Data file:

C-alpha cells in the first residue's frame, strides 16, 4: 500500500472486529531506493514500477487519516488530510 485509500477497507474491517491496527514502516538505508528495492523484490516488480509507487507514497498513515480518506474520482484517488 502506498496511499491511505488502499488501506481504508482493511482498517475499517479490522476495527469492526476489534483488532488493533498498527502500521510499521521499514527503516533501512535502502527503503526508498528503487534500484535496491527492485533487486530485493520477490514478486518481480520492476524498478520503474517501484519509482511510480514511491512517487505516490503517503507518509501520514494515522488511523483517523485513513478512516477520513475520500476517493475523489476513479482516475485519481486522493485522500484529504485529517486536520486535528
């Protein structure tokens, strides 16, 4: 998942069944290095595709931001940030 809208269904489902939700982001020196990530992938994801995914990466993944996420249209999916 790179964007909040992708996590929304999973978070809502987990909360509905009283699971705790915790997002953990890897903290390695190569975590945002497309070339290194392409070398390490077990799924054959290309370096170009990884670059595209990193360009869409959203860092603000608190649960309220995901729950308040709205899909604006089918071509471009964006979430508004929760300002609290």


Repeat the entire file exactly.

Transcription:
C-alpha cells in the first residue's frame, strides 16, 4: 500500500472486529531506493514500477487519516488530510 485509500477497507474491517491496527514502516538505508528495492523484490516488480509507487507514497498513515480518506474520482484517488 502506498496511499491511505488502499488501506481504508482493511482498517475499517479490522476495527469492526476489534483488532488493533498498527502500521510499521521499514527503516533501512535502502527503503526508498528503487534500484535496491527492485533487486530485493520477490514478486518481480520492476524498478520503474517501484519509482511510480514511491512517487505516490503517503507518509501520514494515522488511523483517523485513513478512516477520513475520500476517493475523489476513479482516475485519481486522493485522500484529504485529517486536520486535528
């Protein structure tokens, strides 16, 4: 998942069944290095595709931001940030 809208269904489902939700982001020196990530992938994801995914990466993944996420249209999916 790179964007909040992708996590929304999973978070809502987990909360509905009283699971705790915790997002953990890897903290390695190569975590945002497309070339290194392409070398390490077990799924054959290309370096170009990884670059595209990193360009869409959203860092603000608190649960309220995901729950308040709205899909604006089918071509471009964006979430508004929760300002609290």